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At the time, he described his precise daily routine to a reporter. He would sleep twelve hours a night. Have eggs, butter and fruit juice for breakfast. Then take a walk in the countryside. Eat nothing for lunch. And have a cup of tea before heading to the stadium. Very special soccer shoes would then be waiting for him in the changing room, as his coach Horst Buhtz reported: “Siggi Held’s shoes are more like ice hockey boots. They enclose the ankles and support shins and calves, everything is held together by a network of cords , as if Siggi wanted to moor a motorboat.”

Back then, he proved time and again that the “Schweiger” could also be spontaneously witty here. When much younger opponents called him “Grandpa”, he responded in an elegant, reserved but determined manner: “Since when do we talk on first-name terms?” Even in his time as a coach, one could not complain about a lack of verbal contributions. Held in a good mood in Leipzig called out to his hesitant players on the pitch: “You don’t want to hurt the ball, do you?” And to an overly eager TV team that had spread out on the green lawn, he offered rhetorically very gallantly during training: “Gentlemen, if we bother you, we can go somewhere else.”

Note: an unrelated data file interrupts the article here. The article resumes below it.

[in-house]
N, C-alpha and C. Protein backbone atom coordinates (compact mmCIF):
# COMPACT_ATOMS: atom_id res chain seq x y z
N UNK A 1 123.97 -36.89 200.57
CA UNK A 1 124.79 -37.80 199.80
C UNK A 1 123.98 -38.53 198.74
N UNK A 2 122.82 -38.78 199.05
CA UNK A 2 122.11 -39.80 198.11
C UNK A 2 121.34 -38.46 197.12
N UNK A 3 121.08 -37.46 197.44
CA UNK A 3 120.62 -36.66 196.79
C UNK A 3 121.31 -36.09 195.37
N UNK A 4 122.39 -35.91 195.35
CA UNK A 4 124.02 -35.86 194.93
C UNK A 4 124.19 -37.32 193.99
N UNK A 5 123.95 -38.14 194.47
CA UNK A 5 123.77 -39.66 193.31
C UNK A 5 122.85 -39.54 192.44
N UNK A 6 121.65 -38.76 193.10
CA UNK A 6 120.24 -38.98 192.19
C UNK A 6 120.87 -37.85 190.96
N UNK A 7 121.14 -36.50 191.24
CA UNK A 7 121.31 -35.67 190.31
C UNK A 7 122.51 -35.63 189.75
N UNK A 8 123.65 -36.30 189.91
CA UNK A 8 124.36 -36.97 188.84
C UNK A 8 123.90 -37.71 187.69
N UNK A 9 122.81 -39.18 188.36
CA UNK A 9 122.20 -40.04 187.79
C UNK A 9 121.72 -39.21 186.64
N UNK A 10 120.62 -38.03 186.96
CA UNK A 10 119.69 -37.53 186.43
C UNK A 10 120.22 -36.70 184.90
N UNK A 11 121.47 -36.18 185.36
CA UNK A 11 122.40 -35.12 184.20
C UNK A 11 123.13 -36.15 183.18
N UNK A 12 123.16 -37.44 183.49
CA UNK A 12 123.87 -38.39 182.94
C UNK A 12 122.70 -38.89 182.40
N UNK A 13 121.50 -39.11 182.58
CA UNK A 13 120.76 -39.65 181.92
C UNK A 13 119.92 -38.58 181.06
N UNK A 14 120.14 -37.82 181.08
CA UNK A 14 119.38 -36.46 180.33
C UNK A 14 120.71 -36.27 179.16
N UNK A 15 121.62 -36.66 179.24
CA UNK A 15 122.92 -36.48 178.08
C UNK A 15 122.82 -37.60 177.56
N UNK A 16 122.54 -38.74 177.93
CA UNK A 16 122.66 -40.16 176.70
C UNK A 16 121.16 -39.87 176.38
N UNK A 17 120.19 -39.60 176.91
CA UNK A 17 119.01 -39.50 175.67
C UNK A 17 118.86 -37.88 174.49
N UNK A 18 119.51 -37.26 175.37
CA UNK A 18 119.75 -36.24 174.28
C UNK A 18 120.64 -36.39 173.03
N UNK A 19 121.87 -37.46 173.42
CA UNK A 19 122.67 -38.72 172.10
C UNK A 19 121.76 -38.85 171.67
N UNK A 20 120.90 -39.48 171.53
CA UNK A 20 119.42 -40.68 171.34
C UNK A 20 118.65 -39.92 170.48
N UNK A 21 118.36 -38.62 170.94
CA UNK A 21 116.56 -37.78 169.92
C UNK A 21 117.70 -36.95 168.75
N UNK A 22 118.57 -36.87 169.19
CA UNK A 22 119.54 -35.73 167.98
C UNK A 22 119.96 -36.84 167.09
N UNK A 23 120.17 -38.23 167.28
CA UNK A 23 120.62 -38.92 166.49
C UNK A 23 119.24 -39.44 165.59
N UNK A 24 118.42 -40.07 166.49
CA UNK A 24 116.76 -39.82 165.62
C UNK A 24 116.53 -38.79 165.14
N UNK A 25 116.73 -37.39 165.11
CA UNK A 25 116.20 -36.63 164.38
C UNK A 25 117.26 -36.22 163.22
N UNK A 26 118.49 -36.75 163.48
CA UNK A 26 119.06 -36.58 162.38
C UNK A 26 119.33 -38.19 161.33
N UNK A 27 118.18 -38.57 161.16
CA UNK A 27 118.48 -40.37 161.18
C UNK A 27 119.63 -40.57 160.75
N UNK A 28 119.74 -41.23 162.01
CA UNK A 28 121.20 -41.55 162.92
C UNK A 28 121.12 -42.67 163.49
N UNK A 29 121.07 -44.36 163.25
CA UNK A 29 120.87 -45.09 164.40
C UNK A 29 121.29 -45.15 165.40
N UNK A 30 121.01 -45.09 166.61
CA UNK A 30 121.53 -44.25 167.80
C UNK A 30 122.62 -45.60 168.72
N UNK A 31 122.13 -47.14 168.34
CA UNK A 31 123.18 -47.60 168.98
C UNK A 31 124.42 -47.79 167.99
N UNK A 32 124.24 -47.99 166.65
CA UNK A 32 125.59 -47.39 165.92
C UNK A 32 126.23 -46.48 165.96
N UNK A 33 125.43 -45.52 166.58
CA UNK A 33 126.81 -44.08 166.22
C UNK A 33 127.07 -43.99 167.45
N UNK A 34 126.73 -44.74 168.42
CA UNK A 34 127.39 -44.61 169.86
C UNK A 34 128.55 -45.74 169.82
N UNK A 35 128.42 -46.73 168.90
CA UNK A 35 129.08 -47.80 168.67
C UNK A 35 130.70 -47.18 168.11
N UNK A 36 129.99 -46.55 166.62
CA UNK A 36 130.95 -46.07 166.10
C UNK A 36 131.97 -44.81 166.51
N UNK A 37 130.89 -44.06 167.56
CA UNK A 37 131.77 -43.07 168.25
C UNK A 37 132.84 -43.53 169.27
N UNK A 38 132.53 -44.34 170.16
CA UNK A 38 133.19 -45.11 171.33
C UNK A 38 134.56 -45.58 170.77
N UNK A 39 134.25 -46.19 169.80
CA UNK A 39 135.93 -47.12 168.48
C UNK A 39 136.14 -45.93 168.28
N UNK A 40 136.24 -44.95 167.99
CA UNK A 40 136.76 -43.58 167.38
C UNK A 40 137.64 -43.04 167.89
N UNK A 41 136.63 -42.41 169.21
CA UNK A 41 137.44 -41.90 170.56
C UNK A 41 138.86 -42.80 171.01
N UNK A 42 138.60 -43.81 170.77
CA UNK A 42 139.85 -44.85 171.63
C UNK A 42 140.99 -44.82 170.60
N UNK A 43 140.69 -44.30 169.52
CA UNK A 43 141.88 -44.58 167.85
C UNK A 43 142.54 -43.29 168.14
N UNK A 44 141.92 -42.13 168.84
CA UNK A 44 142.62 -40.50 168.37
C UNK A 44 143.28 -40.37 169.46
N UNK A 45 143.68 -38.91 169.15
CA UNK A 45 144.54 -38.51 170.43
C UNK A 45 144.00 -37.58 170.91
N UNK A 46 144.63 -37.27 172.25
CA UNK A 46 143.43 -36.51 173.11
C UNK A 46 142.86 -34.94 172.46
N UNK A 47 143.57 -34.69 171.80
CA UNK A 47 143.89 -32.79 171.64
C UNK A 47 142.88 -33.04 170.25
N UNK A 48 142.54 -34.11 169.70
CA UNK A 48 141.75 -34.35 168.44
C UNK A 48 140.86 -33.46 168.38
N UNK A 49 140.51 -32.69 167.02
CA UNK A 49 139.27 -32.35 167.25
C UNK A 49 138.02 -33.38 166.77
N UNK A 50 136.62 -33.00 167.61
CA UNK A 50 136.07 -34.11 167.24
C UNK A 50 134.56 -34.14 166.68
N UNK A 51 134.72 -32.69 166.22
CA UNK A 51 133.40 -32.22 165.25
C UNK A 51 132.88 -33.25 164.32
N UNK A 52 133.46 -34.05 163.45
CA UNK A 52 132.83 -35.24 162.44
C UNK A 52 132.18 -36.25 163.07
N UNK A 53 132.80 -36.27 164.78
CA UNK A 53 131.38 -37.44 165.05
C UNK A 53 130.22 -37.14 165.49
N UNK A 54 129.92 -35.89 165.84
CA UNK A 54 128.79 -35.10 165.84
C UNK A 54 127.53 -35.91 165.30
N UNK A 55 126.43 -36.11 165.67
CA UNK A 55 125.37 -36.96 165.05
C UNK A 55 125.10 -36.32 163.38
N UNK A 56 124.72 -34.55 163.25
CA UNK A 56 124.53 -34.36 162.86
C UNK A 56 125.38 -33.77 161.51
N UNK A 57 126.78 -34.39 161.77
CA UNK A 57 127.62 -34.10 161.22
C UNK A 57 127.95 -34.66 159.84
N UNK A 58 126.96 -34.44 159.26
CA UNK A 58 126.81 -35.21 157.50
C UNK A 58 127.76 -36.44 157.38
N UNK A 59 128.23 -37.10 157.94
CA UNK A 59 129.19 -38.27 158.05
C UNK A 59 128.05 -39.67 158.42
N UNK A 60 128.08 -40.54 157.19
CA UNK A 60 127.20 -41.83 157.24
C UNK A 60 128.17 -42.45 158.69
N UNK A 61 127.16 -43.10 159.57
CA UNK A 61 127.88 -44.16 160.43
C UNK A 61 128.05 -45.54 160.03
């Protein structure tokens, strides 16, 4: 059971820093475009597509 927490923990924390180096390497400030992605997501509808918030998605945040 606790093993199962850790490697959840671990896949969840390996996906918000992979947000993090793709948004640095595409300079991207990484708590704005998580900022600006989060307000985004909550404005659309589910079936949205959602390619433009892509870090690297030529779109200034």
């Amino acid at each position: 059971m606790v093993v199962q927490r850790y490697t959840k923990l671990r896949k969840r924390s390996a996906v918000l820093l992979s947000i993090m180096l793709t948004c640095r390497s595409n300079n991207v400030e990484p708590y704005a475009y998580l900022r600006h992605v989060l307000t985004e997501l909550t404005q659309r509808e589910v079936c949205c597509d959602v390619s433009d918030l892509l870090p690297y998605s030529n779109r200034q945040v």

The “born footballer”

Ben Redings

Ben Redelings is a passionate “chronicler of football madness” and a supporter of the glorious VfL Bochum. The bestselling author and comedian lives in the Ruhr area and maintains his legendary anecdote treasure chest. For he writes down the most exciting and funniest stories on Mondays and Saturdays. More information about Ben Redeling, his current dates and his current book (“60 Years Bundesliga. The Anniversary Album”) is available on his website

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Once Held almost trumped an entire, legendary game with a single sentence. On April 29, 1978, when Borussia Mönchengladbach was 7-0 up in Düsseldorf’s Rheinstadion, Dortmund coach Otto Rehhagel ran excitedly to his BVB bench. There he stopped abruptly and said to Siggi Held: “Sigfried, warm up. They’ll be right back.” But in view of the depressing events on the pitch, Held made no attempt to do anything, let alone get up and stretch his ligaments. After Rehhagel had covered a few meters on the tartan track of the Rheinstadion, he headed back to his player: “Don’t you hear? You should warm up, Sigfried. I’ll bring you right away!”

But Held just tugged at his lush eyebrows and sat back calmly and watched goals eight and nine fall against his side. Understandably, Otto Rehhagel was now finally served. He sprinted furiously to the bank, grabbed his idle player and whispered to him, “You’re kidding me, aren’t you?!” Sigfried Held slowly got up from his place on the hard wooden bench, calmly looked Rehhagel in the face and then said: “Coach, honestly, should I bend that shit over, or what?!” After that, Otto Rehhagel became very silent.

Siggi Held, who is celebrating his 80th birthday today, was once called a “born footballer” by his coach Willi Multhaup, with whom he brought the European Cup to the Ruhr area for Borussia Dortmund in 1966. That’s it. All the best and good luck, dear Sigfried Held, on today’s day of honor!